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Ventilation guidance for your home

Introduction

To help keep everyone safe, Islanders are encouraged to improve ventilation. This forms part of a wider approach to help reduce the spread of COVID-19, flu, and other seasonal viruses. 

This guidance is for households across Jersey to encourage good ventilation to help improve the health and wellbeing of Islanders. 

Ventilation is the provision of fresh, clean air to a room or building. 

Infectious diseases like COVID-19 can be spread by breathing in airborne particles and aerosols. By improving ventilation, we can help to reduce transmission. 

The benefits of good ventilation:

  • brings in fresh, clean air  
  • can reduce the spread of respiratory infections, such as COVID-19, influenza, tuberculosis, and rhinovirus (cause of the common cold) 
  • helps with condensation which may lead to mould and damp  
  • helps get rid of moisture, smoke, cooking odours, and other pollutants 
  • can improve health, better concentration, lower rates of absence from work and a better quality of sleep 

Ventilation at home

Opening windows and doors at home is the simplest way of improving ventilation. Bringing fresh, outdoor air into your home helps keep virus particles from building up inside. 

If it is safe to do, open doors and windows to bring in fresh air:

  • in colder weather, open higher, top opening windows. A top opening window will help incoming fresh air warm up as it mixes with room air, reducing cold draughts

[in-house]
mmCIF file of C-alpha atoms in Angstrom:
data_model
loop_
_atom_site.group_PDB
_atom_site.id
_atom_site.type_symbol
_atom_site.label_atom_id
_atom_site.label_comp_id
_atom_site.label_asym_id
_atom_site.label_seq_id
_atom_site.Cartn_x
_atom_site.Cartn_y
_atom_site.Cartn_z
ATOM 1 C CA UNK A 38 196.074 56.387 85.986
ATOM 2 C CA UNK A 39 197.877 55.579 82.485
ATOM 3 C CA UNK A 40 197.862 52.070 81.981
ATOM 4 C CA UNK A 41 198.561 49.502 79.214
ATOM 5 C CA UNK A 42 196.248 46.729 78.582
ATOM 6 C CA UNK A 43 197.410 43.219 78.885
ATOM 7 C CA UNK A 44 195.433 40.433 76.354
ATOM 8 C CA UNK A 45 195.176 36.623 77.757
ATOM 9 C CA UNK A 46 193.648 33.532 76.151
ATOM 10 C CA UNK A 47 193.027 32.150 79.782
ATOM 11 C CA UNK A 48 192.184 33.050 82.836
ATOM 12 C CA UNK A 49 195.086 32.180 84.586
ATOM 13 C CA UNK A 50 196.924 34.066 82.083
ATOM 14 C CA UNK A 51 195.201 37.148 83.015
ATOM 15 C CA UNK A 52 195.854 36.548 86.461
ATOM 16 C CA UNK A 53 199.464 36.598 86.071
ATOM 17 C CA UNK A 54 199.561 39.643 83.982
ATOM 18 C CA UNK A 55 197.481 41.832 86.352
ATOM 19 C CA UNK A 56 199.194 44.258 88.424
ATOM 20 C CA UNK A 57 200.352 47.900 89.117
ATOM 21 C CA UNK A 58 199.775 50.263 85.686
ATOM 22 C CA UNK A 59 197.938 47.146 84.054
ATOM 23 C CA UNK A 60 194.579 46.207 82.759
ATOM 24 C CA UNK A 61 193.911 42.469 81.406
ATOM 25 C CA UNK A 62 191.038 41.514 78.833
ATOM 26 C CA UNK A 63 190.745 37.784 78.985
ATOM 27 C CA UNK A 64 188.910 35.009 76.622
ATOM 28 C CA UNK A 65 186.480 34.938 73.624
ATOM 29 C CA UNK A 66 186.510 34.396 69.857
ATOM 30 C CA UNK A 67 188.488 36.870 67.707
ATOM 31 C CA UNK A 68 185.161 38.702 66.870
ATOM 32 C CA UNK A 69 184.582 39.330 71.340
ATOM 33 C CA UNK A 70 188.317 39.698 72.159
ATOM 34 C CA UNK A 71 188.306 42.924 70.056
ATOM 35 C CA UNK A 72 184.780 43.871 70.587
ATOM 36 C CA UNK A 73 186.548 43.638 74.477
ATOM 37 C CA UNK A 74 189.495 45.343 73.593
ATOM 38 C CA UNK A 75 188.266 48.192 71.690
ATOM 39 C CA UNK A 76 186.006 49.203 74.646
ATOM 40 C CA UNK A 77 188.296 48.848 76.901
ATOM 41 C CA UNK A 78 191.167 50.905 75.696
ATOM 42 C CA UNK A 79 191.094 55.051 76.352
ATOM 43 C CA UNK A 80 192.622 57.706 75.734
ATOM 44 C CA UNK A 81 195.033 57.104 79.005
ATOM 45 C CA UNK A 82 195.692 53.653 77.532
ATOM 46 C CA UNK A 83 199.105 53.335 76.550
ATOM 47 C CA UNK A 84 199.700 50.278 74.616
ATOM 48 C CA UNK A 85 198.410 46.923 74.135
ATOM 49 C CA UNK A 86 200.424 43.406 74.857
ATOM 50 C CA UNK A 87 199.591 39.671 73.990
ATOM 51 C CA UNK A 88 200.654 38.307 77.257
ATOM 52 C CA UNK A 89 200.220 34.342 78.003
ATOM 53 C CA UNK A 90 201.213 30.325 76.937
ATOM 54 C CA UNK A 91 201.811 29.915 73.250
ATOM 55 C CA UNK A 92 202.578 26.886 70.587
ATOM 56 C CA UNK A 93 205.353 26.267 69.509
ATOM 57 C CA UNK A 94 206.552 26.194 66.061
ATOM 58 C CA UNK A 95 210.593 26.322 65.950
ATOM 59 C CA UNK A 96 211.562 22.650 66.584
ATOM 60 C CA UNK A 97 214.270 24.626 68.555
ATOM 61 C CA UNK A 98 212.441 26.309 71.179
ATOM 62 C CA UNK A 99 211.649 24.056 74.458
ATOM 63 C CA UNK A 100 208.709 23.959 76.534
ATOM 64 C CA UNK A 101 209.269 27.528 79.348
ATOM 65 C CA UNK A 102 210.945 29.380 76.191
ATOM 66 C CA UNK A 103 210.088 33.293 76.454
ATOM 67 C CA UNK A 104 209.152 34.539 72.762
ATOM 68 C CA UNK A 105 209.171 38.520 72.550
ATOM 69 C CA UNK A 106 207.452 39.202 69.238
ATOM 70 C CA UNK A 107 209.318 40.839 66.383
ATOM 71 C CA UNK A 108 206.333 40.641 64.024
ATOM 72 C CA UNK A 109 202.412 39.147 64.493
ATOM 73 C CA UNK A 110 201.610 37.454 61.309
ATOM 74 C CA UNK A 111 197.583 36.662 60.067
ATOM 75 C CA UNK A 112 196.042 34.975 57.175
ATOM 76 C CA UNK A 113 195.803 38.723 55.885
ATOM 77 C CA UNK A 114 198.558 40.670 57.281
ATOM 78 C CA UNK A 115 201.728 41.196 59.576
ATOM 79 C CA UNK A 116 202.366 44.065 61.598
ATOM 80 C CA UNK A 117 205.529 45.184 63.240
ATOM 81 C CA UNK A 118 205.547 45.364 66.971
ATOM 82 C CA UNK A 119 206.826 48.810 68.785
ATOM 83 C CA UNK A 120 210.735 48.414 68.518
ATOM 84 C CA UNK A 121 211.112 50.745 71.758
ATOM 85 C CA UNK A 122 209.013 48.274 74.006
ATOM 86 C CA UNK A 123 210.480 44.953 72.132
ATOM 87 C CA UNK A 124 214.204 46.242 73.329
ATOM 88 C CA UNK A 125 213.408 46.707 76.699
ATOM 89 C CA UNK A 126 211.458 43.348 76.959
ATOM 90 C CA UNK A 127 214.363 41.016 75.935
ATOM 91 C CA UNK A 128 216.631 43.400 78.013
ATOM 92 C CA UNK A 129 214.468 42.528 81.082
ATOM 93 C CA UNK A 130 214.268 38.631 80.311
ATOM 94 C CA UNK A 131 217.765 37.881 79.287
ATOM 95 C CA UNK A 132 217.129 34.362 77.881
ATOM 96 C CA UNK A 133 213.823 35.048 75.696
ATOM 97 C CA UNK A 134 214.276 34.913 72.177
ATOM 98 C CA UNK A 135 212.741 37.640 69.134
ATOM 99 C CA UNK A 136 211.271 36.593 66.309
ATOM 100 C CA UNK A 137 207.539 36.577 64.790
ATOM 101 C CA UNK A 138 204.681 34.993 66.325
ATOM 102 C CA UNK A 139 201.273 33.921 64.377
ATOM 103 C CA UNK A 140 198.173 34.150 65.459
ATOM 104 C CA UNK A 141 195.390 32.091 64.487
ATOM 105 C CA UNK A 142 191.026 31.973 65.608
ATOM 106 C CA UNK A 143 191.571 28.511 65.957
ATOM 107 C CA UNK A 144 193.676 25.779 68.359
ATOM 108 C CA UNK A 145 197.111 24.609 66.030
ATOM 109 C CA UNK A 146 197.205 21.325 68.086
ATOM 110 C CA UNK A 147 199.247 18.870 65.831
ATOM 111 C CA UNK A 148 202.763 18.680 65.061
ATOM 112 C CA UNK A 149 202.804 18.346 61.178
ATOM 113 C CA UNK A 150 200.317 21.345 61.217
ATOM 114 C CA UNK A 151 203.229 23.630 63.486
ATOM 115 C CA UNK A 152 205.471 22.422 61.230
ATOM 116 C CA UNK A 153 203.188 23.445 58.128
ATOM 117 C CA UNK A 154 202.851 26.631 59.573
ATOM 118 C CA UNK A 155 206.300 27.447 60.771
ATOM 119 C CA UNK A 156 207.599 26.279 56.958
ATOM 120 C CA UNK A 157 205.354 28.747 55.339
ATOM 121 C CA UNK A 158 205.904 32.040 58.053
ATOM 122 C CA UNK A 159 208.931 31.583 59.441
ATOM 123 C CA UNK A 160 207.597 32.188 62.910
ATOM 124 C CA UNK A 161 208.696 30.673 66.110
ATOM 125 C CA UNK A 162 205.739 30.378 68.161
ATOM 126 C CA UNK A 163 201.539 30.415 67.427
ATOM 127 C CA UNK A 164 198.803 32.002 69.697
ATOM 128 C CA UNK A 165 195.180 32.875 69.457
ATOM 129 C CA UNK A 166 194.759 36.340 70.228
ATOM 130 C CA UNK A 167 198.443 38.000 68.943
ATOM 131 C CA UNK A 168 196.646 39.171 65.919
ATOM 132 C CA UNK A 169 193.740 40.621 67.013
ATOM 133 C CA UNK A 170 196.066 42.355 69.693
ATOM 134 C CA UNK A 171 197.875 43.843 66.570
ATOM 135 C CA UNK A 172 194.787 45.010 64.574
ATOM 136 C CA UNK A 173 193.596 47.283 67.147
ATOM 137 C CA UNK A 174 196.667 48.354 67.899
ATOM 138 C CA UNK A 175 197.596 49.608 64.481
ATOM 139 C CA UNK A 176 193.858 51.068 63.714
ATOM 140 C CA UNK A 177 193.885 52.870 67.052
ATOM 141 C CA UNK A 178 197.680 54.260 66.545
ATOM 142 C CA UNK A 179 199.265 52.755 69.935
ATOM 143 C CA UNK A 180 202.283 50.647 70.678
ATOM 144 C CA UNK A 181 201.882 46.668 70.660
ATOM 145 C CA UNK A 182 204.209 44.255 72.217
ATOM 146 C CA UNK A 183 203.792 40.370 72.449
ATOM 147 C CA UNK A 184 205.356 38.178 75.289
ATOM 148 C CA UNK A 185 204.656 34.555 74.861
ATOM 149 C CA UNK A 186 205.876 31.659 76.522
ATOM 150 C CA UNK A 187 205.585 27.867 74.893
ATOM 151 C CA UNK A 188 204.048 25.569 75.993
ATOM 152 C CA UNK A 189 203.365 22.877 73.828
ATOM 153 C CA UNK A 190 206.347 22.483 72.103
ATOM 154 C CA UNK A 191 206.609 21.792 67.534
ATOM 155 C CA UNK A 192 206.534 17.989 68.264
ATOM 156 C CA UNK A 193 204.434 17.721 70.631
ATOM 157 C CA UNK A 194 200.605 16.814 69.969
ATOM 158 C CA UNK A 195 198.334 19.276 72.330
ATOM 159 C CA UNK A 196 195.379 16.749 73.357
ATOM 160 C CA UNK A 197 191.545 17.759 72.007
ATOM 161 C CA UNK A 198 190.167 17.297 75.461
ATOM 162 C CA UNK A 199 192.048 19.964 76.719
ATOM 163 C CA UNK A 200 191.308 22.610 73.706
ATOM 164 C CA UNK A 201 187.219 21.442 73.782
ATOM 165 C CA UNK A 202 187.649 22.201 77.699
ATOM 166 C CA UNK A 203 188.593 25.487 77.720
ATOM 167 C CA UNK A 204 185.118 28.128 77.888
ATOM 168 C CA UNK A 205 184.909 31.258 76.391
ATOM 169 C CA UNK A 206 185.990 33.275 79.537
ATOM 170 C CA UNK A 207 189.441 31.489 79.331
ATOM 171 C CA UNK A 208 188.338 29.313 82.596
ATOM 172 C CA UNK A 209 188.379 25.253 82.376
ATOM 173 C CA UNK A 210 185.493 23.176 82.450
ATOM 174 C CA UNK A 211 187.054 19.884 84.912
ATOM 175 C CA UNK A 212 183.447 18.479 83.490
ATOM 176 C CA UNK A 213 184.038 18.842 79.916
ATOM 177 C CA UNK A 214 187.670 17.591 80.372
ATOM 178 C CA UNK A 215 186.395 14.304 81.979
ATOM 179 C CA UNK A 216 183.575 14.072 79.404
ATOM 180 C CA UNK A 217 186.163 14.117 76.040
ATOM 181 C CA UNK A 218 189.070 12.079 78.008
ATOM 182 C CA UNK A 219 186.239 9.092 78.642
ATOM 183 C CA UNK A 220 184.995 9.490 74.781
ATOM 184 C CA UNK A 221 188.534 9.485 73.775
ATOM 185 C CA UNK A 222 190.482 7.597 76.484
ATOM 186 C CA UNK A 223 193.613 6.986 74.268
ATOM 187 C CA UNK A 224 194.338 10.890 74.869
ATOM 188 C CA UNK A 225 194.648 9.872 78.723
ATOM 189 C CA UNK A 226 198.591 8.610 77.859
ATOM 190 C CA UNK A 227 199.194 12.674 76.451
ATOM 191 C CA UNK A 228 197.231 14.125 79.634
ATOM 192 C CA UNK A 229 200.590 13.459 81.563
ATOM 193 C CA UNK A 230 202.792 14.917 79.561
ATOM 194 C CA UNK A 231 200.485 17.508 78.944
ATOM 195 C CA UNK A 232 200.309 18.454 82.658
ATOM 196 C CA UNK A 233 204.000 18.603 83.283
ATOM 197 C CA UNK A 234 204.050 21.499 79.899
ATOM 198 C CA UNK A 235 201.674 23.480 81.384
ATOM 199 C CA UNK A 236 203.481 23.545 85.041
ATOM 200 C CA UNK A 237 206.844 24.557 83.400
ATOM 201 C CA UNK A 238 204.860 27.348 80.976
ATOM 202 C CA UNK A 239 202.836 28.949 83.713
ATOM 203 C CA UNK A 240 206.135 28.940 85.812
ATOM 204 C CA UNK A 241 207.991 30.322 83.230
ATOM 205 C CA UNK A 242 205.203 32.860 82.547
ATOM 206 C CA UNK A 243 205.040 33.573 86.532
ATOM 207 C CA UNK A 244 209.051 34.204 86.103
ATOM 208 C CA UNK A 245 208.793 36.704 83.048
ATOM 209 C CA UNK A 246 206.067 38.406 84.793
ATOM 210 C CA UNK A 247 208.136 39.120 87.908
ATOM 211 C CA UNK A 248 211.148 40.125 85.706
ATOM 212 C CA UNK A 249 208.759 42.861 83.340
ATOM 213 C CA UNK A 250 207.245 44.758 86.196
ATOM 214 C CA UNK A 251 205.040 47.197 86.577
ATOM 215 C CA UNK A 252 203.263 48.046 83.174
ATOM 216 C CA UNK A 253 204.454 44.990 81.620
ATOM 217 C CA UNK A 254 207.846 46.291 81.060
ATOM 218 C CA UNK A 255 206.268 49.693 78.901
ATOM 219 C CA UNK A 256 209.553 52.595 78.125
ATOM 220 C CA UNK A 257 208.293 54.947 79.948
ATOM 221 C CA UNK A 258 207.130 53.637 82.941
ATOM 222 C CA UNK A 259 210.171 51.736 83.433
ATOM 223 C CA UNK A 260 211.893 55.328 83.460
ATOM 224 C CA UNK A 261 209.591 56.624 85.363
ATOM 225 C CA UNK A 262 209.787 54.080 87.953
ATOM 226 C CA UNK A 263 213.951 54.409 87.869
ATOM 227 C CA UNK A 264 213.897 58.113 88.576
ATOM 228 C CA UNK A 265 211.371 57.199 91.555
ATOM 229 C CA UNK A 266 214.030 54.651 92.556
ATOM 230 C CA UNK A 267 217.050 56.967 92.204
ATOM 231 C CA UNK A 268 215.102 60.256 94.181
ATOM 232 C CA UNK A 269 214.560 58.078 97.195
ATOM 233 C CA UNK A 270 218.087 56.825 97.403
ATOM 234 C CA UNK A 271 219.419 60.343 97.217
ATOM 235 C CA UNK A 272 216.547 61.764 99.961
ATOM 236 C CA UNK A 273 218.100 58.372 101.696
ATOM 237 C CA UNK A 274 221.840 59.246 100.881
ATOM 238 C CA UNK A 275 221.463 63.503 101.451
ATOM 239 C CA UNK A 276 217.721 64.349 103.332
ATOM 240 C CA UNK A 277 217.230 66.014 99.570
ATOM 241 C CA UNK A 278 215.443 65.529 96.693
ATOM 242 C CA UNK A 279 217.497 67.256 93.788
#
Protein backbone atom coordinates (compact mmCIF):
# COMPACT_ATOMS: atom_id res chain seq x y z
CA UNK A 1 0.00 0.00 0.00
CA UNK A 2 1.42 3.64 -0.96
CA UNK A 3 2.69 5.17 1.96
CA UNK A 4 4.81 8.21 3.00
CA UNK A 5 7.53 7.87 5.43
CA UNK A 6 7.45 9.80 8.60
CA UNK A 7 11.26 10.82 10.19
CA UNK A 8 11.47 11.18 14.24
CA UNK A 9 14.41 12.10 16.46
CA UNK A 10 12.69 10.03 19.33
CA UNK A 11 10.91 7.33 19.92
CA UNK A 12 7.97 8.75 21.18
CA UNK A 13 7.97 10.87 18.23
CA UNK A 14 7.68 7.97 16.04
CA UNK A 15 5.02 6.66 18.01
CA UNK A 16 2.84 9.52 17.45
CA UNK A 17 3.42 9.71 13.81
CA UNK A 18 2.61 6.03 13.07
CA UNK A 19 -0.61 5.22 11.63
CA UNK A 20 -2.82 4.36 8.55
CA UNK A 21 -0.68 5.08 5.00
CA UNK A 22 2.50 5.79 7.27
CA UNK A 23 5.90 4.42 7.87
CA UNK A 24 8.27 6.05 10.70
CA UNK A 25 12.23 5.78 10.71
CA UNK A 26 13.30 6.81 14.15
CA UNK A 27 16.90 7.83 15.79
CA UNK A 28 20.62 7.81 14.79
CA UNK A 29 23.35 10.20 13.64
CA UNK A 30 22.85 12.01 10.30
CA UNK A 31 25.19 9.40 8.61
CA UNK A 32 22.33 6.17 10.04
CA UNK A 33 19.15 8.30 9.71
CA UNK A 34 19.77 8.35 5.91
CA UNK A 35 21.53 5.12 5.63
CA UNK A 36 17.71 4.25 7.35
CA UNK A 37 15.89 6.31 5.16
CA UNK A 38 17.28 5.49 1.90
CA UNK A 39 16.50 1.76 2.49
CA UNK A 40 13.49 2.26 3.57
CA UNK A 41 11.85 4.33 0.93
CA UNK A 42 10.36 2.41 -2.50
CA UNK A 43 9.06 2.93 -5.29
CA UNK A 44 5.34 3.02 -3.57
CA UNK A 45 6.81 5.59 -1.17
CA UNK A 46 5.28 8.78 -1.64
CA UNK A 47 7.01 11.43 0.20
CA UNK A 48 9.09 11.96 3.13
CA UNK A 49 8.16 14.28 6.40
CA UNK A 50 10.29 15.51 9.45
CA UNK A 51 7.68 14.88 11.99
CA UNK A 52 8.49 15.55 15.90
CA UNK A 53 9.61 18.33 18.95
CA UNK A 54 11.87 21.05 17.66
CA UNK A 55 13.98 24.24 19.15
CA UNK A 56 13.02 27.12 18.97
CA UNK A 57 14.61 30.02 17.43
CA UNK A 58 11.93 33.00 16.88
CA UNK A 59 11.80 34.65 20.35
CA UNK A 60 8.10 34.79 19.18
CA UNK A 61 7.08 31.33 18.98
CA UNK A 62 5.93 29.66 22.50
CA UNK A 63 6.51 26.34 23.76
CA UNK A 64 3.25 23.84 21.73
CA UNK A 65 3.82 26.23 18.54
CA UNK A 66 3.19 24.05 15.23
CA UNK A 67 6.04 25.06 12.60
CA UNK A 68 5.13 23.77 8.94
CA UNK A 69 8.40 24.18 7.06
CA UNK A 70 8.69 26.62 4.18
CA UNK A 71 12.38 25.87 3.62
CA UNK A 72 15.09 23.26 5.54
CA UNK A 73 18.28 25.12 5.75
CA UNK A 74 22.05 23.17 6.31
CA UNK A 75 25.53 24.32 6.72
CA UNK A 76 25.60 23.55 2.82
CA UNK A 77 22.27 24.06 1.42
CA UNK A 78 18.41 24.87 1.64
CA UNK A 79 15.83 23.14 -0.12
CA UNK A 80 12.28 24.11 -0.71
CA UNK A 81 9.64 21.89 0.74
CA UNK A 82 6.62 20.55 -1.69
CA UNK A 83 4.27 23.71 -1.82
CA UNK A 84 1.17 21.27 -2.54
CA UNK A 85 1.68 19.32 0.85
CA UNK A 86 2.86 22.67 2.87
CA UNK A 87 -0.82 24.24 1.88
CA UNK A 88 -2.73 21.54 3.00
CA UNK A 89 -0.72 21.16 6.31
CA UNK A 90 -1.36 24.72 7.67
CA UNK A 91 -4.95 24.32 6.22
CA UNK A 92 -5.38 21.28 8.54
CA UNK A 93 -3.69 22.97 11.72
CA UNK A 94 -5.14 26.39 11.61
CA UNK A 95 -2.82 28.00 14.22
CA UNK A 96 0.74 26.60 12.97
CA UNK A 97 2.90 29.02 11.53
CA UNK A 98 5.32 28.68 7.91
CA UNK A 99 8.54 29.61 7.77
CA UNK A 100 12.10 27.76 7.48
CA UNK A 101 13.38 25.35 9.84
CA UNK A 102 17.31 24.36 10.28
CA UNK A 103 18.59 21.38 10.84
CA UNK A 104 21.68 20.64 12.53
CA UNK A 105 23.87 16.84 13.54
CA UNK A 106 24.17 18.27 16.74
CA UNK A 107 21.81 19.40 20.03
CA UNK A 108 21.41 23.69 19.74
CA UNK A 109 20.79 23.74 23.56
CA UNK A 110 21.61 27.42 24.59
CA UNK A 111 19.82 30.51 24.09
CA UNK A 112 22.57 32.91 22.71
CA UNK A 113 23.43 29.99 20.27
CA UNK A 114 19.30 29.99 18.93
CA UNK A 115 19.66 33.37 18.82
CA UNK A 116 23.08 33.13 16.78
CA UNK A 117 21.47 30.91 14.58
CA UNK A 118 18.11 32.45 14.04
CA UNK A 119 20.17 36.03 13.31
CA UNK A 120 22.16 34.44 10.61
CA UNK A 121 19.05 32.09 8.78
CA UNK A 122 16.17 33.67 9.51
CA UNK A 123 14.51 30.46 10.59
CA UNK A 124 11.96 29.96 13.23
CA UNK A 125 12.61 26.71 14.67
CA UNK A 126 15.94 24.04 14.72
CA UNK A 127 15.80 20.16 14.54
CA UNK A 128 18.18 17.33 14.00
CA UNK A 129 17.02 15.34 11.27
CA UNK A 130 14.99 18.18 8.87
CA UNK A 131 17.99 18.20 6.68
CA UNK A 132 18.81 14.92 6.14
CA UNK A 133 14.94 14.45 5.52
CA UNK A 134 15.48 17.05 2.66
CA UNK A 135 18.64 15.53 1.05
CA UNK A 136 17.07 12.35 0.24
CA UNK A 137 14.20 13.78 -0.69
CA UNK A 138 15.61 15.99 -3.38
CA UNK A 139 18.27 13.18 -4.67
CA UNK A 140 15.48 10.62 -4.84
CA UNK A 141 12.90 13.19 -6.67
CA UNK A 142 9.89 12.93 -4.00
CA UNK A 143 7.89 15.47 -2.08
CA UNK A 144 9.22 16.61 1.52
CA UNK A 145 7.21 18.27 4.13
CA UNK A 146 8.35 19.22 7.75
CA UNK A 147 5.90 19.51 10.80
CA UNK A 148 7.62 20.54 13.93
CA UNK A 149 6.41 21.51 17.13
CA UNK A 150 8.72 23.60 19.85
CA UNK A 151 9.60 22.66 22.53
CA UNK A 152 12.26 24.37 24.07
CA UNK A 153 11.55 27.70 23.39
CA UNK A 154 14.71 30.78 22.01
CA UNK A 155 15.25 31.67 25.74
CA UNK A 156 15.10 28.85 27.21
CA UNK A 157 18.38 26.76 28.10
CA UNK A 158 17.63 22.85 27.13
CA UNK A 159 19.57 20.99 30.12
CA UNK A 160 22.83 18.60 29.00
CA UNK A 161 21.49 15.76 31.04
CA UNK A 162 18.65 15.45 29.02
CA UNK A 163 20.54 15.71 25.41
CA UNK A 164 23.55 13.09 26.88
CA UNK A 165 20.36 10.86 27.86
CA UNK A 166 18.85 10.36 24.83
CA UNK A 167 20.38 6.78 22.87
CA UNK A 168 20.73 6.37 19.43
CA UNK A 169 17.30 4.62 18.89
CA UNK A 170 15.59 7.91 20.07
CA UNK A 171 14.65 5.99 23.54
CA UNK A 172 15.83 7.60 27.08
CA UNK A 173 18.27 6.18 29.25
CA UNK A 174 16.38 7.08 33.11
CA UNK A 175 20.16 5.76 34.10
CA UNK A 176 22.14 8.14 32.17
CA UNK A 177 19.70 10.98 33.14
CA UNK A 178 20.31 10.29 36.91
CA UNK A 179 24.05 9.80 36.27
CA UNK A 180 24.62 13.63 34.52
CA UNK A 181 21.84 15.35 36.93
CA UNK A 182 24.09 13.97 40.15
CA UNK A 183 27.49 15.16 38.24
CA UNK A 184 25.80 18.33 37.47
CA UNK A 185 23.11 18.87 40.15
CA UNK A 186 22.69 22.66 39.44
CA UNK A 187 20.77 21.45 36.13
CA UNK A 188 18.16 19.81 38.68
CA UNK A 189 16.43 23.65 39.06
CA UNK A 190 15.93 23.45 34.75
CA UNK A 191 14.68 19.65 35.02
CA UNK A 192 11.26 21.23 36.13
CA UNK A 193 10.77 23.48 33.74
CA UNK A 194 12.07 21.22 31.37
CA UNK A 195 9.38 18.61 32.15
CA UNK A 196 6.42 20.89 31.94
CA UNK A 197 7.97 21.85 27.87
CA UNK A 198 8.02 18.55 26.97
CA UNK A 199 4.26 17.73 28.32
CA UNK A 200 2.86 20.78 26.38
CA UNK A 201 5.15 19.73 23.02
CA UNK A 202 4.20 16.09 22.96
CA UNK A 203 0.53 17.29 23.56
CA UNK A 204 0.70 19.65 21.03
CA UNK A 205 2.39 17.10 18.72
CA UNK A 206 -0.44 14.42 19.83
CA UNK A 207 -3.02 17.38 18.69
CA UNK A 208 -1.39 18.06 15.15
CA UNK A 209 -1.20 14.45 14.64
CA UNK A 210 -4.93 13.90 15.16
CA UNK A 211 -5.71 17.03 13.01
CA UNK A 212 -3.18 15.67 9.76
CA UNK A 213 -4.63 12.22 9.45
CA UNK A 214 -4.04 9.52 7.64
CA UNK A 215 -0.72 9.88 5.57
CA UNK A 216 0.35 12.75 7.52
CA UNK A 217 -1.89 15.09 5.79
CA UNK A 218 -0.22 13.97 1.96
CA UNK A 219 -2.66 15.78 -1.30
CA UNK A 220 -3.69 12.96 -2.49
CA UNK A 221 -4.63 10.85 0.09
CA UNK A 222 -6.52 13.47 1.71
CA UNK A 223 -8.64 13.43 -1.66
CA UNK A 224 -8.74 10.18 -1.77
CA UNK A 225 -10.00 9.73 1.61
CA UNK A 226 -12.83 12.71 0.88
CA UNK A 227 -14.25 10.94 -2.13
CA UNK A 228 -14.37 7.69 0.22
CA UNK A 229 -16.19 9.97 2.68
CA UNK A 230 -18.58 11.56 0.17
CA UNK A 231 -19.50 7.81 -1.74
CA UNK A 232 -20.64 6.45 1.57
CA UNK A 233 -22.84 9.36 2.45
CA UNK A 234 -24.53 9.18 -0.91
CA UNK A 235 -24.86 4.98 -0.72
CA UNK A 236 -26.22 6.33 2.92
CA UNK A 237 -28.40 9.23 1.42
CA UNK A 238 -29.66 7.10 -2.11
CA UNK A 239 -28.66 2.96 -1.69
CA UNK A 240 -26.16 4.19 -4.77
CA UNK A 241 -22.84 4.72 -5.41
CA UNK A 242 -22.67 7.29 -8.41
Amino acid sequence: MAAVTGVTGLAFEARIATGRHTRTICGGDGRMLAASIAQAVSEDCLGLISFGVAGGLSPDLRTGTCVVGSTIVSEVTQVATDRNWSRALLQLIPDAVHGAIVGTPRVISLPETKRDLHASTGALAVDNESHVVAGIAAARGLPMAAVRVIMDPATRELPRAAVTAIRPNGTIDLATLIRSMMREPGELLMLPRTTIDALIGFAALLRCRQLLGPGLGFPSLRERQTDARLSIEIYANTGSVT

• opening windows and doors at opposite sides of your room or home will provide a flow of fresh air 
  • windows do not need to be open all the time, by opening a door or window for short burst helps remove stale air that may contain virus particles 
  • check whether trickle vents (small vents on a window) or grilles are open and not blocked. Air flows in from these vents and will mix with warm room air which can help keep the room a comfortable temperature 
  • if opening windows or doors is unsafe, consider other options for reducing virus particles in the air, such as using air filtration and using bathroom and kitchen exhaust fans 
  • when opening windows and doors think about safety and security, for example, do not prop open fire doors or leave them open when you go out 
  • ventilating your home does not mean getting cold. You should keep the room temperature at 18°C and above 

Ventilation at home when someone is unwell

If someone is unwell with a respiratory infection keep a window slightly open in their room and the door closed.

If they use a shared space such as the kitchen or living area while other people are there, keep the spaces well ventilated by opening windows fully during their use and for at least 10 minutes after they have left.

Mechanical ventilation in the home

If your home has a mechanical ventilation system, make sure this is working and maintained in line with manufacturers' instructions. Just recirculating indoor air will not remove airborne viruses. 

Some people may wish to consider portable high-efficiency particulate air (HEPA) cleaners to help improve indoor air quality. Check that the portable air cleaner has a clean air delivery rate (CADR) that is large enough for the size of the room where you will use it. Filters need regular replacement, if filters are dirty, they won't work properly. Note that no air cleaner or filter will remove all of the air pollutants in your home. 

Further information and support

For advice on staying warm at home staying warm at home.

For people who are struggling to pay their bill extra support for customers on Jersey Electricity

References

Ventilation to reduce the spread of respiratory infections, including COVID-19 on GOV.UK

Improving Ventilation in Your Home on CDC 

Guide to Air Cleaners in the Home on epa.gov

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